BWW Review: THE ANTIPODES Whip Smart Superbly Performed Examination of Story Telling

BWW Review: THE ANTIPODES Whip Smart Superbly Performed Examination of Story Telling

"The rest of the world might be going to hell, but stories are better than ever," says Sandy (Tom Green), the boss and leader of the think tank in THE ANTIPODES, the newest play from Pulitzer Prize winner Annie Baker currently on stage at Hyde Park Theatre in what is the second production of this fascinating new work. Hyde Park has a history of producing her plays, most recently having staged both John and The Flick. In THE ANTIPODES, Baker examines the very nature of story telling and also has some fun with the concept of time and how it is perceived. It is also interesting to note that the definition of antipodes is "the opposite". Baker, in the very construct of the play, is giving us the opposite of traditional plot structure. Sandy reveals a great deal of what Baker is attempting to accomplish in his early remarks to the group: "If you think about the greatest thinkers in world history: Jesus, Socrates, Confucius; None of those guys recorded anything or wrote anything down. And what we know about them we know through other people telling stories about their stories. Could we go back to the beginning? Could we remake our collective unconscious?"

In THE ANTIPODES, Baker has assembled a group of eight people in a corporate meeting room environment to brainstorm about stories and story telling who are tasked to come up with a new original story. What the end use of that story will be is never clearly delineated, but subtle clues seemed to me to probably be destined as a video game. While on paper this sounds like a snooze fest, the end result is anything but. This production is thoroughly engaging and whip smart with a lot of extremely funny and thought provoking moments.

At one point, each person is asked to give their opinion on the concept of time. One theory given, that seemed to keep coming up, and fits with the structure, is the image of time being circular. The proverbial snake eating it's own tail. That seems to be what is going on here in this meeting...or rather, series of meetings. Passage of time is mostly indicated by Sarah (Maria Latiolais), the secretary whose outfit changes every time she enters the room. And, there are some other clever slight of hand bits that catch you off guard; notably, a sweater being knit by Eleanor (Anne Hulsman), that magically pops up in various stages of creation. This is a neat trick considering the fact that there are only two characters who ever leave the stage and reenter.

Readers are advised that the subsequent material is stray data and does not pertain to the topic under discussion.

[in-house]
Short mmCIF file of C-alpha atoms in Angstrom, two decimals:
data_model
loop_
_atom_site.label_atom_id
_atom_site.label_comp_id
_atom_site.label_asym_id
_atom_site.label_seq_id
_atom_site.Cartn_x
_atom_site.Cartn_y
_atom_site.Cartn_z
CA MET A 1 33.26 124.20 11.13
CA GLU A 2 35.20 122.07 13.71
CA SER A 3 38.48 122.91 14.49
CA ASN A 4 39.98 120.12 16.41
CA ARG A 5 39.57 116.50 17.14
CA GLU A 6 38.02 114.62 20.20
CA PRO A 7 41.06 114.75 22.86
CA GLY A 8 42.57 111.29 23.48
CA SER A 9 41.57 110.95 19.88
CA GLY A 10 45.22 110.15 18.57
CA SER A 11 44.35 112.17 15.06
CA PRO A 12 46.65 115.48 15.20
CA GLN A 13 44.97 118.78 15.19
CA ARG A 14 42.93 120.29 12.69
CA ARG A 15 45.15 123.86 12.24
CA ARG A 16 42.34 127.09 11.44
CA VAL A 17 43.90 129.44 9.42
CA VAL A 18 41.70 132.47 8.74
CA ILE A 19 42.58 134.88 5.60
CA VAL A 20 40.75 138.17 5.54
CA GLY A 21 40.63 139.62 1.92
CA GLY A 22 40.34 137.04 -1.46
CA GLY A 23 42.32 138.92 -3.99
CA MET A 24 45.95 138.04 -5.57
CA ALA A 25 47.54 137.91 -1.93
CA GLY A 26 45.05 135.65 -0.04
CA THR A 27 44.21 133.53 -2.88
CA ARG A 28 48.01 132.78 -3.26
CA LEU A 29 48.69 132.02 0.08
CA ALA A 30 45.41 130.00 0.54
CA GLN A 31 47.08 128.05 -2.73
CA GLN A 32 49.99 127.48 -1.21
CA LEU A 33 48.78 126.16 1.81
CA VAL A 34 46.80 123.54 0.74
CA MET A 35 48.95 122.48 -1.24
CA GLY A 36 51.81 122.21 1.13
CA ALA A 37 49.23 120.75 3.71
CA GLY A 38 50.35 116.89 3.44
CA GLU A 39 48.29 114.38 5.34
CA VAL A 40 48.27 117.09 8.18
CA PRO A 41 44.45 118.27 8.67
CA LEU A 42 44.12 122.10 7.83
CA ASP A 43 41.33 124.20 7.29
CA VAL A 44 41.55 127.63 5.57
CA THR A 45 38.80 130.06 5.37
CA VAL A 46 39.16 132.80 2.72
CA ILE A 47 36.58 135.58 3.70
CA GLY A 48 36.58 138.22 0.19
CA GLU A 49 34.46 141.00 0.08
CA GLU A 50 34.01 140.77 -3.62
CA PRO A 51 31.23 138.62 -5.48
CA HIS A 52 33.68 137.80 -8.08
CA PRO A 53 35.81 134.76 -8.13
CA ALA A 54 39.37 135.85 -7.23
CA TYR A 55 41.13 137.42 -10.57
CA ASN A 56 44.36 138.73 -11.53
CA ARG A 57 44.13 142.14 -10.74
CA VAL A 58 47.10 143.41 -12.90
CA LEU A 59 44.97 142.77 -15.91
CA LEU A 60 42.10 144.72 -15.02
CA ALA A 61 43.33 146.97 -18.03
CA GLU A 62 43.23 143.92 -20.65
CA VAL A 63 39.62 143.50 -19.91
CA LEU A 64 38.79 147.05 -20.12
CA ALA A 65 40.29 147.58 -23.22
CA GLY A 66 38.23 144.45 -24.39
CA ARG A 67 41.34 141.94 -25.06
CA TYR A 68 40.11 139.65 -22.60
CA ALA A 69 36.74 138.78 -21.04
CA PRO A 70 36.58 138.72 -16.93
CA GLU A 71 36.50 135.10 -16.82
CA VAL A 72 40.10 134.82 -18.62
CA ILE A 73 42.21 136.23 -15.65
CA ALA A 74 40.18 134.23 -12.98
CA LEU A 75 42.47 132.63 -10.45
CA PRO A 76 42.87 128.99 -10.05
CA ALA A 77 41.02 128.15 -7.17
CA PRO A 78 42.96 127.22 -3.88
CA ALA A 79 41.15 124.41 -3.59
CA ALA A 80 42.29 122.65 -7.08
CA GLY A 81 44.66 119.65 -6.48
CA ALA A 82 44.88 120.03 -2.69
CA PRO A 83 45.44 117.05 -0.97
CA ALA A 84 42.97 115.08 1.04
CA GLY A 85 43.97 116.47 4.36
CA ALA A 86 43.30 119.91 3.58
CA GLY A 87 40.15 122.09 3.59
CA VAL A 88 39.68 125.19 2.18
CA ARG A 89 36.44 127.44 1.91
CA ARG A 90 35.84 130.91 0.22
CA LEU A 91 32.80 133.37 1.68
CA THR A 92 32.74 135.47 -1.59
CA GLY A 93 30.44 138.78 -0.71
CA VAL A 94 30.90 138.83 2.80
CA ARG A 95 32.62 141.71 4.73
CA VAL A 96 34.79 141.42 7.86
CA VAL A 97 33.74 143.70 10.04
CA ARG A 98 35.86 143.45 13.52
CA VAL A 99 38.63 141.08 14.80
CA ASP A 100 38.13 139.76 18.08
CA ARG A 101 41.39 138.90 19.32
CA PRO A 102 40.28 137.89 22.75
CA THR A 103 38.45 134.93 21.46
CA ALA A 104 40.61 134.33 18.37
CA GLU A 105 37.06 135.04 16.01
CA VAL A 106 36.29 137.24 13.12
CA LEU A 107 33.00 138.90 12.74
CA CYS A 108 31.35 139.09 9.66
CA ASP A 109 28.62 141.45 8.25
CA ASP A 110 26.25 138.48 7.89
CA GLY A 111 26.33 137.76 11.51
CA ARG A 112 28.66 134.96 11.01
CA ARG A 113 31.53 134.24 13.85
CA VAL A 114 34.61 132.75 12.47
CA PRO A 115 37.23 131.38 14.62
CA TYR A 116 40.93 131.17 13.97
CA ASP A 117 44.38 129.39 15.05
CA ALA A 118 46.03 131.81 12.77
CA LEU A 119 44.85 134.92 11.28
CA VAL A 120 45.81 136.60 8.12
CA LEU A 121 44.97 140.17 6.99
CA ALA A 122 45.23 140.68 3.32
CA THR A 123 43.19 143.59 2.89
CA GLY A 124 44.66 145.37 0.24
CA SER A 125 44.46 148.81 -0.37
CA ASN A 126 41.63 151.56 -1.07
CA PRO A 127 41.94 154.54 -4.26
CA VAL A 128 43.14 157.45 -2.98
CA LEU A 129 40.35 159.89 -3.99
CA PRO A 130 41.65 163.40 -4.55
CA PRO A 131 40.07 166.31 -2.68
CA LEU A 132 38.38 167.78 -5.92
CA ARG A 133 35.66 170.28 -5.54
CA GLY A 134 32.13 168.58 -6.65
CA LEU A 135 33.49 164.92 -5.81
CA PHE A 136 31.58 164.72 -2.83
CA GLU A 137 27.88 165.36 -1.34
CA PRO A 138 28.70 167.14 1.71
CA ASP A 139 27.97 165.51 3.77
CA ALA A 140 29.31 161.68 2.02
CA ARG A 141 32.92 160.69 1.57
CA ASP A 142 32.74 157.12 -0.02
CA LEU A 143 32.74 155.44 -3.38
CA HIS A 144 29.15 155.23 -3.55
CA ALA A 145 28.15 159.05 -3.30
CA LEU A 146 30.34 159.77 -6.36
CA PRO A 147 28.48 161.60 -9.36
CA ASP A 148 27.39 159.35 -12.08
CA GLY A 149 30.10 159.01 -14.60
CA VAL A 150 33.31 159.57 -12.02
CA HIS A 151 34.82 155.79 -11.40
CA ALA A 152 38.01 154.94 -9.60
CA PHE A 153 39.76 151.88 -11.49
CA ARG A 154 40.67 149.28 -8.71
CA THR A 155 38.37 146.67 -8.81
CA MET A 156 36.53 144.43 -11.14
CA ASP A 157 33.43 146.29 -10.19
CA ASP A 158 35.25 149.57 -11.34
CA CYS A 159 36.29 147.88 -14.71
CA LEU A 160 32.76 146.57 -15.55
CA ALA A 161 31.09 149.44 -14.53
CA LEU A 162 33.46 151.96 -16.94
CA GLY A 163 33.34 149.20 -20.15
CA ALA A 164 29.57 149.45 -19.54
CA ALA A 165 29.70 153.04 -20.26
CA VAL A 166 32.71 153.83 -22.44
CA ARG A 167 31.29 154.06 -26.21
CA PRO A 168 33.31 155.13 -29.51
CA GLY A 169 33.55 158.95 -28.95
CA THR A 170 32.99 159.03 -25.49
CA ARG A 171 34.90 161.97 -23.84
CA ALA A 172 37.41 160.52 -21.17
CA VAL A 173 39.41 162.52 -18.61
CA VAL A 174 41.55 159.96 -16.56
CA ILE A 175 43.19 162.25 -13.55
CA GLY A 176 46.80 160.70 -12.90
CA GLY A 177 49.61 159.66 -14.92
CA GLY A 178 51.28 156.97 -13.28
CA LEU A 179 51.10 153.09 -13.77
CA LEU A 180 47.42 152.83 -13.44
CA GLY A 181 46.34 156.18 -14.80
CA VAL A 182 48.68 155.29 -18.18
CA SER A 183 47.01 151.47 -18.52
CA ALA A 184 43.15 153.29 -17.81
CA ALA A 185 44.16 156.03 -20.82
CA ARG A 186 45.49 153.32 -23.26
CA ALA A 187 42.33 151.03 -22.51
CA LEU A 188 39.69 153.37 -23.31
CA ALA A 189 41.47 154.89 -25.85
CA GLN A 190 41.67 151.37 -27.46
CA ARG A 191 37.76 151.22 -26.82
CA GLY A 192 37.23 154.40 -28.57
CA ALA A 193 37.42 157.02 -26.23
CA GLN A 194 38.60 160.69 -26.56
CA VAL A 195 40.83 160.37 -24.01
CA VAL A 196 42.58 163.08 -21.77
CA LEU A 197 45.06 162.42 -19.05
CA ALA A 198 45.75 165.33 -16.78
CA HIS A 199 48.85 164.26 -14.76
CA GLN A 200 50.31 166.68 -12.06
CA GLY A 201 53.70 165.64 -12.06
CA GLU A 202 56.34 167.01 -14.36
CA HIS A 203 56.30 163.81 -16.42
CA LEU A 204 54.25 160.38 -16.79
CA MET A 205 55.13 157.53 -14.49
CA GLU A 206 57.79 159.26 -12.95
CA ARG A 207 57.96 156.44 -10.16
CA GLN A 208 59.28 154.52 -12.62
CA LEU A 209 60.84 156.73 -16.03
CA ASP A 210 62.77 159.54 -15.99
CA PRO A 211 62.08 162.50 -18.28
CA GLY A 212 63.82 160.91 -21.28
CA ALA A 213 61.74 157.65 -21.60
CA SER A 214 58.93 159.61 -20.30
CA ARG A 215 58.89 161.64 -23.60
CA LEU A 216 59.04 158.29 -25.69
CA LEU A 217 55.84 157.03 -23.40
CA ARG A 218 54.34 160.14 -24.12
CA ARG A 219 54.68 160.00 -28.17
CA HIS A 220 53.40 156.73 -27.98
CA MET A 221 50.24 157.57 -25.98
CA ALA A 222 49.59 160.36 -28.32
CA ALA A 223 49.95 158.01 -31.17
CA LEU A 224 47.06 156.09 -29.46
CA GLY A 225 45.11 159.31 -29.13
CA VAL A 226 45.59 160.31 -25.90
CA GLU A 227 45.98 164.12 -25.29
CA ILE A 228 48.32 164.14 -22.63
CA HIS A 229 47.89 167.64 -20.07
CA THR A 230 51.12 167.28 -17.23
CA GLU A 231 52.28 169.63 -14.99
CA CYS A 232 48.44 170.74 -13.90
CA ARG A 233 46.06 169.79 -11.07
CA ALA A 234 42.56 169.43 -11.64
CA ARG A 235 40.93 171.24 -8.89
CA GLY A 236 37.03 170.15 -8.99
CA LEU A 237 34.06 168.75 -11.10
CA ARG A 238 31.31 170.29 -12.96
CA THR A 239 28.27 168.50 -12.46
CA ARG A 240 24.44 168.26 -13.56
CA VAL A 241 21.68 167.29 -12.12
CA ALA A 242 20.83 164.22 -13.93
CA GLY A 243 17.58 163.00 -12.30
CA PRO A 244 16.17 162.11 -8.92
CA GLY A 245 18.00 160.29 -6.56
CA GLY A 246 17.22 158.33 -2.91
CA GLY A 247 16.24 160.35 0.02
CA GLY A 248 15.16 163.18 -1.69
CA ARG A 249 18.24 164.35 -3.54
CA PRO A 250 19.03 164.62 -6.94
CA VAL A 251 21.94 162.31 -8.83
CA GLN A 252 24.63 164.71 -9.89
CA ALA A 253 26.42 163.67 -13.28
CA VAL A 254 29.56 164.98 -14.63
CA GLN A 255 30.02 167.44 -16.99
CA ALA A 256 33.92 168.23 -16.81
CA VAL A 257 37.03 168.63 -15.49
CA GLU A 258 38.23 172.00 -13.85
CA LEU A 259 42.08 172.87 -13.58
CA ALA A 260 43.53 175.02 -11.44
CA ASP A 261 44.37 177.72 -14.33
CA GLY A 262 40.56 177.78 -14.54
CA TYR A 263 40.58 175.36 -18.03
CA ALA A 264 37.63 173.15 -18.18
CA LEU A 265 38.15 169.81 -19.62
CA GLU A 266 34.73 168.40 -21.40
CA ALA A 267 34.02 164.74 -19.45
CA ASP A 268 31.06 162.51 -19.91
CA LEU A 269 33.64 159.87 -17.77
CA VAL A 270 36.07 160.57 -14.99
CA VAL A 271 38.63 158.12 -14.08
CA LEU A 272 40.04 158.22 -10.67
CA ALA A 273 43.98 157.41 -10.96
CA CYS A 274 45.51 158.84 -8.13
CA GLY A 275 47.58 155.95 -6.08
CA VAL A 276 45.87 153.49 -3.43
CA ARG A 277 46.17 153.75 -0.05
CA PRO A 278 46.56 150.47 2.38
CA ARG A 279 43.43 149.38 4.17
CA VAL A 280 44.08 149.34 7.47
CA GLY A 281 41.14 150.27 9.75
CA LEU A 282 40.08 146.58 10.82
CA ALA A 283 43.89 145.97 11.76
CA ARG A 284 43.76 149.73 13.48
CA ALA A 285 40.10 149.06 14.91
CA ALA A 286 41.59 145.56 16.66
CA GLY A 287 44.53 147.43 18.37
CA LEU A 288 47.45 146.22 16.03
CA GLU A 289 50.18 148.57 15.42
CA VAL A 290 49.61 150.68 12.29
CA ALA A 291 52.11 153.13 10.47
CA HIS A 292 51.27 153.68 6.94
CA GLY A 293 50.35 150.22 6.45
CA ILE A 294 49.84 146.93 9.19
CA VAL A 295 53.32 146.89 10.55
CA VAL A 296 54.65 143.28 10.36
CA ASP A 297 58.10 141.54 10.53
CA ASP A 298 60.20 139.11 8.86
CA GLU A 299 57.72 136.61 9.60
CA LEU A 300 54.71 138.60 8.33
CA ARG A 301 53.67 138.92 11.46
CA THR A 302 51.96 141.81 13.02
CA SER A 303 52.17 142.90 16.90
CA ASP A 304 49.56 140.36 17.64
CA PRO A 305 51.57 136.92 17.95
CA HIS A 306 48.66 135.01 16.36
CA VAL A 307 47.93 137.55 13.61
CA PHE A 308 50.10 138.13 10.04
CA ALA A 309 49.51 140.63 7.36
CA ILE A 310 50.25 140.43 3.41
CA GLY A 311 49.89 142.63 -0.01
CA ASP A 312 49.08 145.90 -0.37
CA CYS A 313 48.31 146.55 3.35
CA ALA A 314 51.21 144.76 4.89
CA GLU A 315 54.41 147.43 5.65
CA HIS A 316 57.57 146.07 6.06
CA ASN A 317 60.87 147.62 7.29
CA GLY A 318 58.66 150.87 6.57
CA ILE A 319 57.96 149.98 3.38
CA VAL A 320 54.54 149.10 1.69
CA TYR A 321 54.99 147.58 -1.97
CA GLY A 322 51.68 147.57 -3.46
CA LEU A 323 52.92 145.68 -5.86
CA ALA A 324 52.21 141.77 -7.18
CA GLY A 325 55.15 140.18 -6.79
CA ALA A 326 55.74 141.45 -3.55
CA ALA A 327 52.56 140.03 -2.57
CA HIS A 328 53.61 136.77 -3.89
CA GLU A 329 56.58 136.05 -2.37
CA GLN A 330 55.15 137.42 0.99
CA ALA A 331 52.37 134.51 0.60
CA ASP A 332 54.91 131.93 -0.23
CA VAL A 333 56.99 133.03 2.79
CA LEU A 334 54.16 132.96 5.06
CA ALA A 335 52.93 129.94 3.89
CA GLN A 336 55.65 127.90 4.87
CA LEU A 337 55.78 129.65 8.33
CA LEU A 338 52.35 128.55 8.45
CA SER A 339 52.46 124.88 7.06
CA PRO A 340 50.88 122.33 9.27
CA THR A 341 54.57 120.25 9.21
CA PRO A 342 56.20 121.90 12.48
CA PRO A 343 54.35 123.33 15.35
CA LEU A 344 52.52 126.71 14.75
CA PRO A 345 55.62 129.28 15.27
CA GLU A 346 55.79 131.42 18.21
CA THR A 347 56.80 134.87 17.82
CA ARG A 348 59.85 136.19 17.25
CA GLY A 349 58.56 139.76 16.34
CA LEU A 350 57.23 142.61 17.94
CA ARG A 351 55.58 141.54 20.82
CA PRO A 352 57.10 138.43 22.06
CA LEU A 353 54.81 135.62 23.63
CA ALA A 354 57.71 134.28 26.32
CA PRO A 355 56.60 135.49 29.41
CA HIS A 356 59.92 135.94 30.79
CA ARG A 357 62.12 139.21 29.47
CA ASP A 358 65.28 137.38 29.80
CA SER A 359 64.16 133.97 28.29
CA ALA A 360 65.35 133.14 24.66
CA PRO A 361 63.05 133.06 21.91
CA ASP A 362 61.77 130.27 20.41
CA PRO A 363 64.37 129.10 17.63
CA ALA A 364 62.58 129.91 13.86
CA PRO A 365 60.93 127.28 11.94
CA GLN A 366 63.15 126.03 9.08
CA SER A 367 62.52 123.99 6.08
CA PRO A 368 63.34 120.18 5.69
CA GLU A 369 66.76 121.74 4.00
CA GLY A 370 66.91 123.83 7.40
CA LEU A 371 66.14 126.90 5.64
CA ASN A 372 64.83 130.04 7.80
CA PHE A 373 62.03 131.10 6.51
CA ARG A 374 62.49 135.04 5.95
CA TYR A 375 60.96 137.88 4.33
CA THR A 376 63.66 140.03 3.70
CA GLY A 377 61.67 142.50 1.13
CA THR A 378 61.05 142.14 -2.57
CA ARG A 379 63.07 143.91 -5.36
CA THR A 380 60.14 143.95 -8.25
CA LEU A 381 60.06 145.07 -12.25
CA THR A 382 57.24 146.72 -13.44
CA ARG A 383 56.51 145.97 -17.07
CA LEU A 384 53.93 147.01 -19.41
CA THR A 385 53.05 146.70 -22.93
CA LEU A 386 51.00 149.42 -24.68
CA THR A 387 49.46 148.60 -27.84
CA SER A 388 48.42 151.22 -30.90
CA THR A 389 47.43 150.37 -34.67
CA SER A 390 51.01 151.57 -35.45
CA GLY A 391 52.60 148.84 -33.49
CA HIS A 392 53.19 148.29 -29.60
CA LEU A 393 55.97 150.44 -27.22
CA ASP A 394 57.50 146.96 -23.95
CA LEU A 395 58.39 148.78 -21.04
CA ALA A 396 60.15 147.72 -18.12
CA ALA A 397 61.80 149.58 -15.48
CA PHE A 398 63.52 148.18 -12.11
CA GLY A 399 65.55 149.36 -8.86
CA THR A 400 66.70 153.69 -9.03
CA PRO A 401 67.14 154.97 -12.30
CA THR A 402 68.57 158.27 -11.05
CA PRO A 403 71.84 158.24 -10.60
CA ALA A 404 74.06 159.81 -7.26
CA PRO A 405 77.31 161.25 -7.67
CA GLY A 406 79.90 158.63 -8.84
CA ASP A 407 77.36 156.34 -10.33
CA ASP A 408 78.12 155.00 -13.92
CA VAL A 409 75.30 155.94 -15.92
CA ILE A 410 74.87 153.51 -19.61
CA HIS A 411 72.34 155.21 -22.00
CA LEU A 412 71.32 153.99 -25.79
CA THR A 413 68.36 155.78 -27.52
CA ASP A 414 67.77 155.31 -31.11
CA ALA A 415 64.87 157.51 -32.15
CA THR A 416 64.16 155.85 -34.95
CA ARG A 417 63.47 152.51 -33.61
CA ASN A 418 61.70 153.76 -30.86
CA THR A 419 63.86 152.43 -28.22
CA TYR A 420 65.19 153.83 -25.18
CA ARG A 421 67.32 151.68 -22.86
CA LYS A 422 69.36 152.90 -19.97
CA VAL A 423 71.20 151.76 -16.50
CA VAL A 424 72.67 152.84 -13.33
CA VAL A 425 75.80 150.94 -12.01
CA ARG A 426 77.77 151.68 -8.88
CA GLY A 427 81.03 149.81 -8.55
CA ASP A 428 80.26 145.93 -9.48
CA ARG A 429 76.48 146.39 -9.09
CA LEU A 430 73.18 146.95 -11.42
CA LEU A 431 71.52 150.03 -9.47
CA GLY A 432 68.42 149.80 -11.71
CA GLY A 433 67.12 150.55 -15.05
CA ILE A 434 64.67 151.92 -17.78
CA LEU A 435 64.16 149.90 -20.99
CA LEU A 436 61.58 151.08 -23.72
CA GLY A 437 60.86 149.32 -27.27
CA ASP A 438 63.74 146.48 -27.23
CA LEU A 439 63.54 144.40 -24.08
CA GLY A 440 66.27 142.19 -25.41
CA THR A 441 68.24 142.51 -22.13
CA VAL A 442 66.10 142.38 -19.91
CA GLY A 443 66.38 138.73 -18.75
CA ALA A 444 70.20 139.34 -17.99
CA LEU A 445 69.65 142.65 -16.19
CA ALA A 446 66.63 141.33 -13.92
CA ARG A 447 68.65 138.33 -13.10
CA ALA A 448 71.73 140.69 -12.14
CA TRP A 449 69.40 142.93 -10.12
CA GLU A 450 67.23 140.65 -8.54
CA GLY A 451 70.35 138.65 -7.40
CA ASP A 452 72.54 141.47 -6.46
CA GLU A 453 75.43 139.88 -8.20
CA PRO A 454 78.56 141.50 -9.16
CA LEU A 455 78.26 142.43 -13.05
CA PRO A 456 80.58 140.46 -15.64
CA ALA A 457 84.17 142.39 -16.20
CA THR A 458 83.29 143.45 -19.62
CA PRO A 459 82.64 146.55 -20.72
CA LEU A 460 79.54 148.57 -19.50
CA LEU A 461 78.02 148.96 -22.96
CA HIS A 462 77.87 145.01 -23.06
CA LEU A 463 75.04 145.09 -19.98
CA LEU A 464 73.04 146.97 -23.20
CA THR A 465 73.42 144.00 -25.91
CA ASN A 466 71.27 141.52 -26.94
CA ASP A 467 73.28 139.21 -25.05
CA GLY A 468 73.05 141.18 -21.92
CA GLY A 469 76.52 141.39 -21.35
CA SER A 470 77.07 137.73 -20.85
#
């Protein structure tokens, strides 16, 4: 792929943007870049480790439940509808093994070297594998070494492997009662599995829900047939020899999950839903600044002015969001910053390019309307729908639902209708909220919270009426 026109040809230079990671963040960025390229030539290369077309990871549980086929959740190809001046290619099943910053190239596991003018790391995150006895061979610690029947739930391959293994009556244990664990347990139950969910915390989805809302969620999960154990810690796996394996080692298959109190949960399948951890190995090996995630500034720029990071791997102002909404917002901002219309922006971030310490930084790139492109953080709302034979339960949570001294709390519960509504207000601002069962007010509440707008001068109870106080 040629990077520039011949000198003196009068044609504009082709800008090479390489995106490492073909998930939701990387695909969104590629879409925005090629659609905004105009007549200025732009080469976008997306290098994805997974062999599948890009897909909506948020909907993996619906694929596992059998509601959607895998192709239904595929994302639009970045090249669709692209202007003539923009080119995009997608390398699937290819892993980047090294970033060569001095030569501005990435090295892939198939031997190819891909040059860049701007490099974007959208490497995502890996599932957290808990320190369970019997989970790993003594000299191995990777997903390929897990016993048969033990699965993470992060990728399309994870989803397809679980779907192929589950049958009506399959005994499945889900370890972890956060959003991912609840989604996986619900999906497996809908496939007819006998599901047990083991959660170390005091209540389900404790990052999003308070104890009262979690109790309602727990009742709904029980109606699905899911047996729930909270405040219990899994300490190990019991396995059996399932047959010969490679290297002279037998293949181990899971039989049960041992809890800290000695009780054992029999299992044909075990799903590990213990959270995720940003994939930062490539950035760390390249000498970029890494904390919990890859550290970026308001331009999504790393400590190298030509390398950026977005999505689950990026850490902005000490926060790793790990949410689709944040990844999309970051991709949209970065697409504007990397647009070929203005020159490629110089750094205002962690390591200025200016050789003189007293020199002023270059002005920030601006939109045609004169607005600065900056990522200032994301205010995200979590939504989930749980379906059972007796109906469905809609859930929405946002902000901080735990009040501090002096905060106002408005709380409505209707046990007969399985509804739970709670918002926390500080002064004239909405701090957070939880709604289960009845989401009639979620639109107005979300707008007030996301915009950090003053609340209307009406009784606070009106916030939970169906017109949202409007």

THE ANTIPODES features stellar ensemble work from this entire company. The cast features Lowell Bartholomee, Tom Green, Anne Hulsman, Maria Latiolais, Saurabh Pradhan, Blake Robbins, Mical Trejo, Shanon Weaver, and Dave Yakubik. Everyone works as a whole although each individual cast member has their own moment to shine...and shine they most certainly do. To single out any individual performance seems to me to be contrary to the nature of the piece. Director Ken Webster has done a beautiful job keeping a show where the actors are anchored to the constraints of a meeting room alive and engaging. Webster's deft hand keeps the show from being talky and static.

Once again we are treated to another marvelous set by Mark Pickell that captures a modern corporate office room while cleverly hinting at a hive mind environment with the honeycomb design of the desk and wall storage. Cheryl Painter's costumes are perfect and subtle in their changes. Robert S. Fisher's sound design is extremely effective, especially the garbled teleconference anyone in corporate meeting environments will identify with. It's not often a sound plot gets laughs.

One of the greatest moments for me was when the best story the group has come up with is the one that wasn't captured because of a life moment that was even more of a great story that the group dismisses. Blindness due to proximity, something we're all subject to on a daily basis.

In short THE ANTIPODES is a superb evening of theatre that will make you laugh and give you plenty of food for thought long after the curtain call. The best kind of theatrical experience you can hope for. I highly recommend you catch this one.

THE ANTIPODES by Annie Baker
Running Time: One Hour and Forty Seven Minutes with no intermission

THE ANTIPODES produced by Hyde Park Theatre (511 West 43rd Street, Austin, TX, 78751).
Thursdays-Saturdays, July 05 - August 04, 2018 at 8 PM
Thursdays are Pay What You Can Nights at the door. For the first four weeks (July 5 - 28), Friday tickets are $22 and Saturday tickets are $24. For the final weekend (August 2 - 4), Friday tickets are $24 and Saturday tickets are $26. Tickets are $2 off for students, seniors, military, and Austin Creative Alliance/Austin Film Society members). Purchase tickets online or call 512-479-PLAY (7529) for reservations.



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From This Author Frank Benge